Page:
Stochastic mathematical models allow for the possibility of the same input to produce different output. In this case, the state of the system is given not as a deterministic quantity, but a random variable that can take on different values [68]. For example, given a coin with two sides (heads and tails), the number of times a coin must be flipped until heads appears is a random variable; one might attain heads on the first try or require many trials before heads appears. Because the observed output can change, the quantity of interest is not the specific output but rather its properties. To continue our example, we might wish to know either what the **mean** (average) number of flips will be required from a fair coin to produce heads and possibly the **variance** in that quantity. Alternatively, we might wish to know the probability associated with observing any possible outcome (i.e., what is the probability we flip the coin **probability density function**. For our example of the coin, the number of flips required before heads appears is given as a geometric probability distribution. That is, the probability that

We note that for nucleation problems, we are interested not in the state of our protein molecules at any particular time, but the first‐arrival time of the nucleus. That is, the time at which the first aggregate of minimal stable size appears. Below we refer to misfolded protein aggregates smaller than the critical nucleus as **proto‐nuclei** and any aggregate larger than the nucleus size as a **propagon**. (We note this is consistent with the definition of a propagon as being a prion aggregate capable of transmitting the prion phenotype upon transmission to an environment with normally folded protein [33, 69].)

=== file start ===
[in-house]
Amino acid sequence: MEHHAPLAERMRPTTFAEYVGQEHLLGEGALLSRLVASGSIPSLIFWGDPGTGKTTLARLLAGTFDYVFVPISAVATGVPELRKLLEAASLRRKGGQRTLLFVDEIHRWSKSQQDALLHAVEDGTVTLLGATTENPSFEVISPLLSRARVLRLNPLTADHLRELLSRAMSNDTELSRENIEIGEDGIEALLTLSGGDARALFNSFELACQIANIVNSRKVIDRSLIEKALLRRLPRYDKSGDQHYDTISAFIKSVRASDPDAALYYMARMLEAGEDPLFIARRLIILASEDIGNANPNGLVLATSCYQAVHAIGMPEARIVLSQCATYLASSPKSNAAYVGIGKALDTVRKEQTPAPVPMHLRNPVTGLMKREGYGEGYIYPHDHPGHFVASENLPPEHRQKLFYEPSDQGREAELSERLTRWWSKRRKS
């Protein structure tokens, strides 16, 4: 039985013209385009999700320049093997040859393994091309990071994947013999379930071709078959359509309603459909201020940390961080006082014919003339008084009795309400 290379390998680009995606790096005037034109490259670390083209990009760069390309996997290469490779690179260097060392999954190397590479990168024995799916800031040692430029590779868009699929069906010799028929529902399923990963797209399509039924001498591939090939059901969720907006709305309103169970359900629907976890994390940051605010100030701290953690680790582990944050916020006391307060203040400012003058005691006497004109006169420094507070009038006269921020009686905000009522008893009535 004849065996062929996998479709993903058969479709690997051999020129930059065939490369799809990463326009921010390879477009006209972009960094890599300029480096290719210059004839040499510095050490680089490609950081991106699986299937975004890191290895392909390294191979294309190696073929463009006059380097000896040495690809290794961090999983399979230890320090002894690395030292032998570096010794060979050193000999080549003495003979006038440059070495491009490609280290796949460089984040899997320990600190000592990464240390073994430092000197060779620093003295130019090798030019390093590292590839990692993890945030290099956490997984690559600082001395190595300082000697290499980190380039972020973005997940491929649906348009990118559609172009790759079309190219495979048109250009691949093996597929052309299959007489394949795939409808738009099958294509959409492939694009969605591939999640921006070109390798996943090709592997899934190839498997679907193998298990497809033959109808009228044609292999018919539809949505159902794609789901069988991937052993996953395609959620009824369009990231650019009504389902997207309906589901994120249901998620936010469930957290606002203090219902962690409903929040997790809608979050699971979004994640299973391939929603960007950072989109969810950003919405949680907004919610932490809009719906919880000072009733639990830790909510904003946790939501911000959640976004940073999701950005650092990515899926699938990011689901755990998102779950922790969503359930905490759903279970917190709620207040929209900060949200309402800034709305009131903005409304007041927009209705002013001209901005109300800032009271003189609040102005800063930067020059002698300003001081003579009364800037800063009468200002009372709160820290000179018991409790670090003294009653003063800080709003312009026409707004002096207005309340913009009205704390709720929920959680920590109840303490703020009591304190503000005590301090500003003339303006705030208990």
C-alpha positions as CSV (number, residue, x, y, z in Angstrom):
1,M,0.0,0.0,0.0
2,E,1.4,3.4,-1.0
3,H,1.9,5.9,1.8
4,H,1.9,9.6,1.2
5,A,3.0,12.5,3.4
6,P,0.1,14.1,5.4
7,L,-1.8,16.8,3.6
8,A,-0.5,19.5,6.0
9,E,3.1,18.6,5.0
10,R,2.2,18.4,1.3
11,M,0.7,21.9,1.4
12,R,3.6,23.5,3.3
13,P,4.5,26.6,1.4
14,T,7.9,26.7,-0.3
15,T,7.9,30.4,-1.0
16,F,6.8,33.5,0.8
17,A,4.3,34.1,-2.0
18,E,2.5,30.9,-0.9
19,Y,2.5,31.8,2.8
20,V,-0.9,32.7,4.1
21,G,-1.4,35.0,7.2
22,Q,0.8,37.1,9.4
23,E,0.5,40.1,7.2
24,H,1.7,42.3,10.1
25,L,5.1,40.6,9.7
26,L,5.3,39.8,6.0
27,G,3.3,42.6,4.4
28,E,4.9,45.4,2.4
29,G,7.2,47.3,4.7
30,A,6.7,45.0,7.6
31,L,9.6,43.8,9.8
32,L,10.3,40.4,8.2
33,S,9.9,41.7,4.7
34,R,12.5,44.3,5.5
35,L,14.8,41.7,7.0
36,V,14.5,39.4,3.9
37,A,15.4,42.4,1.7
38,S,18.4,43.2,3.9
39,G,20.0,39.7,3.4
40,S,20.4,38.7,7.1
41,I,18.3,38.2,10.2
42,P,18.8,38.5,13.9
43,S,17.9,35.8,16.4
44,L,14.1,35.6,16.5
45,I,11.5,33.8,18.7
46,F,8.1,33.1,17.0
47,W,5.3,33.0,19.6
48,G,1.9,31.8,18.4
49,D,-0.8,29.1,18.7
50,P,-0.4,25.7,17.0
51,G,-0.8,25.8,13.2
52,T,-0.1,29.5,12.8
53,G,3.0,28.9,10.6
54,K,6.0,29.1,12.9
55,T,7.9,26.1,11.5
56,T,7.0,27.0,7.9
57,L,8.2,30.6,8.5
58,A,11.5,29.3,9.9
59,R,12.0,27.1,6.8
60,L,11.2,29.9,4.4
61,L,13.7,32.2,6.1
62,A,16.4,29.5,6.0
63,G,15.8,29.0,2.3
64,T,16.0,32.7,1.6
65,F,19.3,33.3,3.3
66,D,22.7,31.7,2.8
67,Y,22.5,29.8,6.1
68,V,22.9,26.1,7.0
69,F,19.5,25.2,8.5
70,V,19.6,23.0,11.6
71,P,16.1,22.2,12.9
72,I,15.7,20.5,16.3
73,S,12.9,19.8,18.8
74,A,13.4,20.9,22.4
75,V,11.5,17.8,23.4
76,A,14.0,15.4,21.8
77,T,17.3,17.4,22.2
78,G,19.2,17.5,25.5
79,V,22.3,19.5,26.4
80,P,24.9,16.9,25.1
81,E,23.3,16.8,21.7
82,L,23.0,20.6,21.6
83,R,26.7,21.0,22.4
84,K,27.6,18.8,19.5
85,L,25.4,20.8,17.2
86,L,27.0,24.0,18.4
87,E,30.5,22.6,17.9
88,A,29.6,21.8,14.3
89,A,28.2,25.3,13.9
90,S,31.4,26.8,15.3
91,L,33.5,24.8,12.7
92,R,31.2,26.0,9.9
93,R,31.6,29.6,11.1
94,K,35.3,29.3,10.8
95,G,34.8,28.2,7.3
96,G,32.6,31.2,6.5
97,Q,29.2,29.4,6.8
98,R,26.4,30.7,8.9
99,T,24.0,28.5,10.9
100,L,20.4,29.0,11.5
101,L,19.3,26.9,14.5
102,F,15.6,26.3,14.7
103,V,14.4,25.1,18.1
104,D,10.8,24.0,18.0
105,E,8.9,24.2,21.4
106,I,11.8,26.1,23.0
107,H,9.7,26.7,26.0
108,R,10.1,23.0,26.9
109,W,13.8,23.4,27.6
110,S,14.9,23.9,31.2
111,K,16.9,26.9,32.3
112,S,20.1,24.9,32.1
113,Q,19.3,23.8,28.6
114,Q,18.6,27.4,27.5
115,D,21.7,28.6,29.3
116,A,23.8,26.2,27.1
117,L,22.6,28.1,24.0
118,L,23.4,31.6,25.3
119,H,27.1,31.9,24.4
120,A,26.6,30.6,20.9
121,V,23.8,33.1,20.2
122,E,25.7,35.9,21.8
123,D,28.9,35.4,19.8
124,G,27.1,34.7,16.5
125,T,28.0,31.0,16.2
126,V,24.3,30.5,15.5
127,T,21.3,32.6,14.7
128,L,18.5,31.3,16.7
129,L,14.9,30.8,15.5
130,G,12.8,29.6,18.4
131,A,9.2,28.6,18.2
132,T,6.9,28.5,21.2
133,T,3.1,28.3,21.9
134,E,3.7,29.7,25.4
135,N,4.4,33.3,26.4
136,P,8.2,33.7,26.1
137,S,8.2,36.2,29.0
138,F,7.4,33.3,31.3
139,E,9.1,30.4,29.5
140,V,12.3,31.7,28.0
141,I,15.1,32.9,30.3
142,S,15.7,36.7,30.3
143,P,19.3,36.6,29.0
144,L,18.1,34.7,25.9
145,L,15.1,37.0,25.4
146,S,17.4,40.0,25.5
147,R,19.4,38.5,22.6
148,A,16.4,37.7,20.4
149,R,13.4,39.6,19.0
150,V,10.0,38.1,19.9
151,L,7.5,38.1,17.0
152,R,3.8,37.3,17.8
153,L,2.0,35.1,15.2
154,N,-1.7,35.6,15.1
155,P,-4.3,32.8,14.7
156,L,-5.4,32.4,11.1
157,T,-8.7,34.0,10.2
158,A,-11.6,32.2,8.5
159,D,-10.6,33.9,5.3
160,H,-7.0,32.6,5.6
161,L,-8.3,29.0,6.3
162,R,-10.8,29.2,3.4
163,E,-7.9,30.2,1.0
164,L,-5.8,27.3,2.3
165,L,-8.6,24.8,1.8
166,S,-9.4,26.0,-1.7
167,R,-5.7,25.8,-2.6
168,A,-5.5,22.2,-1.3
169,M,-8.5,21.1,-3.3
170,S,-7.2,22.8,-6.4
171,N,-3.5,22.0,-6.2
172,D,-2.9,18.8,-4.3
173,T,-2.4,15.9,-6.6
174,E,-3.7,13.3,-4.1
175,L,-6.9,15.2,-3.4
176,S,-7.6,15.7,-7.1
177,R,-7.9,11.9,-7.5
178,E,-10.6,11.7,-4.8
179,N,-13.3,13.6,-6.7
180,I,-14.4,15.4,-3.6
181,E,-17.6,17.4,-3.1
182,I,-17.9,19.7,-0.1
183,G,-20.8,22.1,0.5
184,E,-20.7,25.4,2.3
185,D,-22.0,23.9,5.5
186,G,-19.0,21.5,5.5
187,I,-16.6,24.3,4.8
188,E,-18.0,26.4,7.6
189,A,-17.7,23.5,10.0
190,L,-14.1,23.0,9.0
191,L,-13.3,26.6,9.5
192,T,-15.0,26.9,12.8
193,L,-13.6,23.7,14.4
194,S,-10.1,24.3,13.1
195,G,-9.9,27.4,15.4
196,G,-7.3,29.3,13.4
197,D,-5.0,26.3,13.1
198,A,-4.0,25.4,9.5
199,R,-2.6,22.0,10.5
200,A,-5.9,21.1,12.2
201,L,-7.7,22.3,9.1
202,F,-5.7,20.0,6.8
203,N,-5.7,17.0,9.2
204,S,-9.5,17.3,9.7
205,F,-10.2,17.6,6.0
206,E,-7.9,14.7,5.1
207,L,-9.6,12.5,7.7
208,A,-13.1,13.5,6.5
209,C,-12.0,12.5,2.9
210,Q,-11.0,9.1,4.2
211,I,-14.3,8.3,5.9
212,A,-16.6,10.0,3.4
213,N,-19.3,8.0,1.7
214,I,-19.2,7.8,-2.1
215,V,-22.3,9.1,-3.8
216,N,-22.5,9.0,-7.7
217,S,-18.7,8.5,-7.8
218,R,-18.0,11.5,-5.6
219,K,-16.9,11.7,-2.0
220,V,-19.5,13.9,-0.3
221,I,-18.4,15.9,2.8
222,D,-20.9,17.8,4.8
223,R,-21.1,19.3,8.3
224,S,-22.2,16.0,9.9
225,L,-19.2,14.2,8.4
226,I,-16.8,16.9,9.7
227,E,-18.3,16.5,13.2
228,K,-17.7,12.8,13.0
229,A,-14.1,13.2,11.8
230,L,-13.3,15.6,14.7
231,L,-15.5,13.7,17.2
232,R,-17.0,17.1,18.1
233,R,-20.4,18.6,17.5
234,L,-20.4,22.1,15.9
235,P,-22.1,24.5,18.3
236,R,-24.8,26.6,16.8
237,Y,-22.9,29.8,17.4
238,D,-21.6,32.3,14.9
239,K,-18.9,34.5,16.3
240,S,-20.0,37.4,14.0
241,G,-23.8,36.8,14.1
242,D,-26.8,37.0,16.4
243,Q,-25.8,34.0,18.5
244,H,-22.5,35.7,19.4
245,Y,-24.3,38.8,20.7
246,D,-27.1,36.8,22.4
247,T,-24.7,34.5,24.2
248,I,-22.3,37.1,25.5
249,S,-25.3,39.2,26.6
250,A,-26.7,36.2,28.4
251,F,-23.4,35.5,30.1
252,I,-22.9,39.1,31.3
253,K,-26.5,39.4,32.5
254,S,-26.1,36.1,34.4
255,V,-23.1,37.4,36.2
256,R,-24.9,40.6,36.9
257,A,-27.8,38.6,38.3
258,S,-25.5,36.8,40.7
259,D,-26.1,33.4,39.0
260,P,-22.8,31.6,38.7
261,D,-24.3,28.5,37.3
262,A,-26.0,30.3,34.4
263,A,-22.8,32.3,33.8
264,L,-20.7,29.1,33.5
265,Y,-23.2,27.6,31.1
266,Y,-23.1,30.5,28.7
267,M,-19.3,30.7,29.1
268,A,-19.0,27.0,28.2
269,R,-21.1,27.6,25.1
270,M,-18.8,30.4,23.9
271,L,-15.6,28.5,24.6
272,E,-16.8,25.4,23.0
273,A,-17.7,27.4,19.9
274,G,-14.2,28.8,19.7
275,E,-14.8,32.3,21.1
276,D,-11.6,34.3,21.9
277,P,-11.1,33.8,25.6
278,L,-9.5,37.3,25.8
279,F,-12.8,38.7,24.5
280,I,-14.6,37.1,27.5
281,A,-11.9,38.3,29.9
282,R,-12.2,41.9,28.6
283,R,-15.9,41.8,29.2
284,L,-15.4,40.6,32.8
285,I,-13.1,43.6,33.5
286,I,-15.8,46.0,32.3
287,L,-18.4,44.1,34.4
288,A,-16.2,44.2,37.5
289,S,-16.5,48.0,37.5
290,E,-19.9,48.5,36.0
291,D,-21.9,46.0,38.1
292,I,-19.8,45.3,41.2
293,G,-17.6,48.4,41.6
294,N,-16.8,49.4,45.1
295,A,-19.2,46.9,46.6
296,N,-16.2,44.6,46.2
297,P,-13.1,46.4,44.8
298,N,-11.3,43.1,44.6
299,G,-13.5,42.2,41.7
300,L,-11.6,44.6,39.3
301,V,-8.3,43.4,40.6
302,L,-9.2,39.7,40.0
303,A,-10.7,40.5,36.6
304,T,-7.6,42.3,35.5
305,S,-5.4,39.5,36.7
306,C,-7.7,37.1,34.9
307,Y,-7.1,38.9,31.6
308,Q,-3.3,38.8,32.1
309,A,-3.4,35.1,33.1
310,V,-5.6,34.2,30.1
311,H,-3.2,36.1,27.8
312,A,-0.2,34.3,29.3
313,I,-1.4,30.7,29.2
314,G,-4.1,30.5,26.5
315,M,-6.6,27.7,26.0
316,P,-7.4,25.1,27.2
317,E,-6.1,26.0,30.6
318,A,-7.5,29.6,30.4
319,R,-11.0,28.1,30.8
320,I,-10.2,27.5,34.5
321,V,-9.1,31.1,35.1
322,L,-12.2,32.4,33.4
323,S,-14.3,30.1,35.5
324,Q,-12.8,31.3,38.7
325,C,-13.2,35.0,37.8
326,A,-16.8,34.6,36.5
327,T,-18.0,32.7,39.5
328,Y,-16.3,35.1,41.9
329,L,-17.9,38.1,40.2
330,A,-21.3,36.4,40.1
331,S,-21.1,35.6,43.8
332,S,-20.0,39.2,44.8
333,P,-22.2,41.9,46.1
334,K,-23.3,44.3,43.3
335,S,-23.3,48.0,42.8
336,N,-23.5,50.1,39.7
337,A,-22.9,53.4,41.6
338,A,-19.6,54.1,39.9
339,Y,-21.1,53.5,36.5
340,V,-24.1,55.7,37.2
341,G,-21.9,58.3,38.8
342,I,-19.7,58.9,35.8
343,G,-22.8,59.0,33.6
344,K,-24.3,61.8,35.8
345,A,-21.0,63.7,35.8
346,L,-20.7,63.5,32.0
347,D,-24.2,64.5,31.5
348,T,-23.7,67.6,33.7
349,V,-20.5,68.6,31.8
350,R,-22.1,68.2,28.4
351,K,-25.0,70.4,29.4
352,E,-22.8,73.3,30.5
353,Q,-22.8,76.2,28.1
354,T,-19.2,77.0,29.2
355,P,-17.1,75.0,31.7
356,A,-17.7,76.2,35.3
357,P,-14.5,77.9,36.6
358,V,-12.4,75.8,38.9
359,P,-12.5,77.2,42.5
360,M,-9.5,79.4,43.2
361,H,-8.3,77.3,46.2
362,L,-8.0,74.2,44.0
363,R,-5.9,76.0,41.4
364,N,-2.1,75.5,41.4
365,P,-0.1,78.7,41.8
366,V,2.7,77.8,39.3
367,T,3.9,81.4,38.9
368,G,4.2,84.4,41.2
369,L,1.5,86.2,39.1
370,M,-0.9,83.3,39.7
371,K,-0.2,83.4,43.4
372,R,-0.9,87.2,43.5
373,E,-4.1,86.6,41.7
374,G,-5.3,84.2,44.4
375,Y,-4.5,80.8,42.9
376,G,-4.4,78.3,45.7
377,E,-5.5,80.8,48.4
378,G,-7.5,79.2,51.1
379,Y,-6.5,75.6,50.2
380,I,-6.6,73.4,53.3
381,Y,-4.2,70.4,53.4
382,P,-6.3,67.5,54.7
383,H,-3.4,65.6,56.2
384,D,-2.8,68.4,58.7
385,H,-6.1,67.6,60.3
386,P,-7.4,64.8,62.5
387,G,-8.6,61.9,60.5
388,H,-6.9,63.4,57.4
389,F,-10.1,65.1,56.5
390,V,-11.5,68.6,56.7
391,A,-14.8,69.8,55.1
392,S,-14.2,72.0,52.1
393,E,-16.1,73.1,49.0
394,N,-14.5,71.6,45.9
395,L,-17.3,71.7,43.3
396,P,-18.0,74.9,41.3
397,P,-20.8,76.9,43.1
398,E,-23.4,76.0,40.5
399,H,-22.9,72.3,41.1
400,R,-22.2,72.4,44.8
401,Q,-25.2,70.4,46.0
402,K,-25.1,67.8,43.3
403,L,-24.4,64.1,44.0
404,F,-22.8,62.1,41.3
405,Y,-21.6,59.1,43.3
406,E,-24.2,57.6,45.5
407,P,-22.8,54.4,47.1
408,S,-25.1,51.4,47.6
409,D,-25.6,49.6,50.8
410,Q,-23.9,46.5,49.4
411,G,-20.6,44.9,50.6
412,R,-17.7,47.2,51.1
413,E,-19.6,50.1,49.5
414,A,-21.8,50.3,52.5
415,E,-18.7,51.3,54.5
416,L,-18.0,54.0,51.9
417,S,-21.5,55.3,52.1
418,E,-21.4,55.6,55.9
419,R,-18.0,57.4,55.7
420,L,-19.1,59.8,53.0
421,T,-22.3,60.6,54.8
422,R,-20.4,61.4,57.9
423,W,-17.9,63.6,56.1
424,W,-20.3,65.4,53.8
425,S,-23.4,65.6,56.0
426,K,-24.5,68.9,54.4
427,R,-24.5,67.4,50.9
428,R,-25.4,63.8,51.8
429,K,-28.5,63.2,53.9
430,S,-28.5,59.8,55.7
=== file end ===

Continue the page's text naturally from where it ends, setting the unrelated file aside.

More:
We will first frame this problem as a continuous‐time stochastic process and then discuss how statistical properties of the first‐arrival time may be computed. (For a detailed discussion of stochastic processes and first arrival times in biological systems, refer to [61, 68].) For simplicity, let us assume that our system consists of a total number of

We use _{:} those where the system has at least one propagon. While not required, it is often assumed that the system begins in the all‐monomer state (i.e., **Figure 3** for a visualization of the stochastic model. The first‐arrival time is the time that the stochastic process reaches any configuration in